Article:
The so-called Supermoon tends to be over-exaggerated, so to be fair we’d like to call your attention to its exact opposite.
On the morning of November 28, 2012 the full moon (6:46am PST) will occur within four hours of its apogee, the most distant point in its orbit of 252,503 miles (which occurs at 11:35am PST). Last spring, on May 5, the full moon occurred within a minute of reaching actual perigee position of 221,705 miles away making it the Moon's closest approach to Earth in 2012. The close approach of the Moon and its full phase coincide every 412 days. In other words, despite the hype by some sources, the phenomenon of a large Moon isn't that unusual. Many have dubbed tomorrow's event as the "Super Tiny Moon" and I encourage everyone to go outside at moonrise to see just how small the Moon can be - or if you tell the difference at all!
The size of the Moon seen near a horizon is a trick your eyes play on you called "the moon illusion." The illusion is a matter of perception, a trick of the brain, which perceives the Moon as closer when seen overhead when seen on the horizon. When an object is perceived to be nearer, the brain may compensate by making it look smaller to us. Likewise, an object thought to be farther away will be seen as larger.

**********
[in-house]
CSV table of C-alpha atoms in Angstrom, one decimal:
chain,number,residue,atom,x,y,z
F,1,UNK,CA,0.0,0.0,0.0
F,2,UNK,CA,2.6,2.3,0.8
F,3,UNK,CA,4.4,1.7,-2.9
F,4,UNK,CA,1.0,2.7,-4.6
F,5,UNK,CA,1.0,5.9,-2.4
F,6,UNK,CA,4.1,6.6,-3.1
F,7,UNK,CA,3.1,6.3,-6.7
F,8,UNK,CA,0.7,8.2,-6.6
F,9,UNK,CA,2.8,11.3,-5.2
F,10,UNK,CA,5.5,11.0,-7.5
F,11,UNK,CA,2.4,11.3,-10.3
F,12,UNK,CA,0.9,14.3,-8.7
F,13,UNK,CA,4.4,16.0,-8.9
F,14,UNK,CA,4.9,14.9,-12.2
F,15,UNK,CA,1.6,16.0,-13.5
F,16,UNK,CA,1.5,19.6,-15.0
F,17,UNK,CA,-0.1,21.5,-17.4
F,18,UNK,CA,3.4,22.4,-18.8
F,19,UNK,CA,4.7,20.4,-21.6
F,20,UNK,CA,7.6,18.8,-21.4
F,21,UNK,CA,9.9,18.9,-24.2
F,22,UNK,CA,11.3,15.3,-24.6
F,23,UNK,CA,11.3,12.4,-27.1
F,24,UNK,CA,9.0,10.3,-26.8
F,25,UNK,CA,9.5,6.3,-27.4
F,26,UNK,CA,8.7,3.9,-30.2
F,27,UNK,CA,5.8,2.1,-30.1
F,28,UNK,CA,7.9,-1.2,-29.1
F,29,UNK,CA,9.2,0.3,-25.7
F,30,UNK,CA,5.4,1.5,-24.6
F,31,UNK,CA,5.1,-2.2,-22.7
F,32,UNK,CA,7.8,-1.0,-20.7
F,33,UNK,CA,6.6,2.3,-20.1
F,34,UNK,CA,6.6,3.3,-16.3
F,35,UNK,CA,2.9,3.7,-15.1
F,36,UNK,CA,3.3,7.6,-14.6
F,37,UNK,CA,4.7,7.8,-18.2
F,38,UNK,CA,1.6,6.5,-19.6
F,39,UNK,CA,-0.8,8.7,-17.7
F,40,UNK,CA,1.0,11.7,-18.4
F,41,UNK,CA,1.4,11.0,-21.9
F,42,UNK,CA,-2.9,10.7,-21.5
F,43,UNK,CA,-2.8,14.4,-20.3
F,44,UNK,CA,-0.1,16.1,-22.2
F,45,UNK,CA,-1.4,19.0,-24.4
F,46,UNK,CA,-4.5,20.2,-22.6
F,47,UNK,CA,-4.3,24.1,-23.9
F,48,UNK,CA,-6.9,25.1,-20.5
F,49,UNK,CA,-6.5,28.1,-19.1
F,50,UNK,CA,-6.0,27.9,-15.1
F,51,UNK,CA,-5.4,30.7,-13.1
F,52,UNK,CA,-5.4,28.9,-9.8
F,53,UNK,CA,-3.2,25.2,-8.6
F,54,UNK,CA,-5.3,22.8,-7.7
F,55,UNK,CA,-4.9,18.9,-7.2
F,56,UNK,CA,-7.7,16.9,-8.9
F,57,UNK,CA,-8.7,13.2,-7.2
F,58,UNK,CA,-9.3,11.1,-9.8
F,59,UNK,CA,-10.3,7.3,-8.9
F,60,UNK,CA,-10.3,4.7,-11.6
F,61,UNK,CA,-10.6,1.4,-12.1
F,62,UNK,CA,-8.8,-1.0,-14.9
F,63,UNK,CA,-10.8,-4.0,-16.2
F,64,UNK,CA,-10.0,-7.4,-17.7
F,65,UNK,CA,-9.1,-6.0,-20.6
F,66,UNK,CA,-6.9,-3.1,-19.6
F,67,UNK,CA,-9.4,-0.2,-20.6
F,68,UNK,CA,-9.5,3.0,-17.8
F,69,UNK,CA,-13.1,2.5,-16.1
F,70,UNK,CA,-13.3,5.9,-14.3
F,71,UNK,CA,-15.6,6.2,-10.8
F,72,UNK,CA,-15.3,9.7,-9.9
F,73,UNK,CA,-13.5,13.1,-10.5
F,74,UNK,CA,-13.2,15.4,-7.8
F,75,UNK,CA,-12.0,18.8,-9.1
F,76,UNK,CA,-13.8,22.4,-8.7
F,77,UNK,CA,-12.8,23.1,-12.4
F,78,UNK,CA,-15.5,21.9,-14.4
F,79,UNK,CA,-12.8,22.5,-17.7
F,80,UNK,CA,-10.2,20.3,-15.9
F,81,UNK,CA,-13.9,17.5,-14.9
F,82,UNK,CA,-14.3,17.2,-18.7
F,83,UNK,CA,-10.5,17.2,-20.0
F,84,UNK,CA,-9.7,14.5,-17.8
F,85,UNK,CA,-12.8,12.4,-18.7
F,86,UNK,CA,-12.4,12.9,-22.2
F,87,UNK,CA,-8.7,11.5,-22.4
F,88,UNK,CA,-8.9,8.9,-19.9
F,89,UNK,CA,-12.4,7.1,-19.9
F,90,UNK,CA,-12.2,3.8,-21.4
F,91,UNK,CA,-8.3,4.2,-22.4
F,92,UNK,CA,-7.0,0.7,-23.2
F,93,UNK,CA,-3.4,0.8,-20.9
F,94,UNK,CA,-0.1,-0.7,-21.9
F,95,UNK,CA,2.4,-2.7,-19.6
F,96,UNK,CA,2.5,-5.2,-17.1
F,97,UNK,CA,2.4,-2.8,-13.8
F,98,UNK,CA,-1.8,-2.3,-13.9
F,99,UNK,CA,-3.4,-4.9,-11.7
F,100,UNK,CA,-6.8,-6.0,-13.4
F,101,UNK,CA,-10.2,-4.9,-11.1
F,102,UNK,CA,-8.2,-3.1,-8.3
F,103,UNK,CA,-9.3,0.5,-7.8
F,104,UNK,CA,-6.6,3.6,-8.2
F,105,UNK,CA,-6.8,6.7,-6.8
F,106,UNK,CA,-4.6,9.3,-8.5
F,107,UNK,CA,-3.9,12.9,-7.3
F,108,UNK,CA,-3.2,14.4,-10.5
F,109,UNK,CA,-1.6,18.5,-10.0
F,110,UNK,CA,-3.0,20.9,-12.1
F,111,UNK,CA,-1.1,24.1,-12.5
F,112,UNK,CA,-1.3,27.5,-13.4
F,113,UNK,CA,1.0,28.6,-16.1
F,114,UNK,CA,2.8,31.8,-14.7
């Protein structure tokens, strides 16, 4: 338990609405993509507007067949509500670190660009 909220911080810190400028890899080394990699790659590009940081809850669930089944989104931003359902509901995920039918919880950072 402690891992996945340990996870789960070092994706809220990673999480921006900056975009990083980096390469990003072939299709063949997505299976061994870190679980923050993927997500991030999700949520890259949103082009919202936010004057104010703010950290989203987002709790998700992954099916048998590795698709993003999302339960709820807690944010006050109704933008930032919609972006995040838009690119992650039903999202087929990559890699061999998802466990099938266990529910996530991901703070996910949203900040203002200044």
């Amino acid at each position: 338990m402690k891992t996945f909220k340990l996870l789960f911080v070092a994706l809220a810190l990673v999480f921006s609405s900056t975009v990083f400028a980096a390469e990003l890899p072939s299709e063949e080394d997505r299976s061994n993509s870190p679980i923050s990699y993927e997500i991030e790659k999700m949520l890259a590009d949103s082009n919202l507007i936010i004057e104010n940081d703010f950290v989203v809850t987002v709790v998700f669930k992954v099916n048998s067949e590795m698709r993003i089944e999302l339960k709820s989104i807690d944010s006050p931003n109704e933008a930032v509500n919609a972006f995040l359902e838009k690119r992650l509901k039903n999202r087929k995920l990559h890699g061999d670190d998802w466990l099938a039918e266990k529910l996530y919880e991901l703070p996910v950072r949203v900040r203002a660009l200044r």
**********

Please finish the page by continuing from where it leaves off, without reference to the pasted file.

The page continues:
Interestingly enough, a penumbral lunar eclipse will also occur on the morning of November 28. Unfortunately for Portland, the lunar eclipse will have ended by the time the moon sets in west. The Earth’s shadow has two parts: a dark inner umbra and a lighter surrounding penumbra. It’s this lighter penumbral shadow of Earth that the moon will enter on November 28, 2012. Some viewers cannot detect a difference on the moon’s face during a penumbral eclipse, even while the eclipse is in progress. Others will walk outside, unaware that an eclipse is happening, and say, “Hey, what’s going on with the Moon?!”
For Portland viewers, first contact with the penumbra occurs at 4:14am PST with the moon 30 degrees above the western horizon and will not be visible to the naked eye. The greatest eclipse will be at 6:33am PST as the moon is just 7 degrees above the horizon. For about 30 minutes before and after the eclipse’s maximum, a light grey shading will be seen along the moon’s northern limb. The moon will set at 7:29am PST with the eclipse in progress. The last contact with the moon leaving the earth's shadow will be at 8:51am PST at 12 degrees below the horizon.
The next total lunar eclipse will occur near midnight of April 14, 2014. It will be easily visible for all of the Pacific Northwest!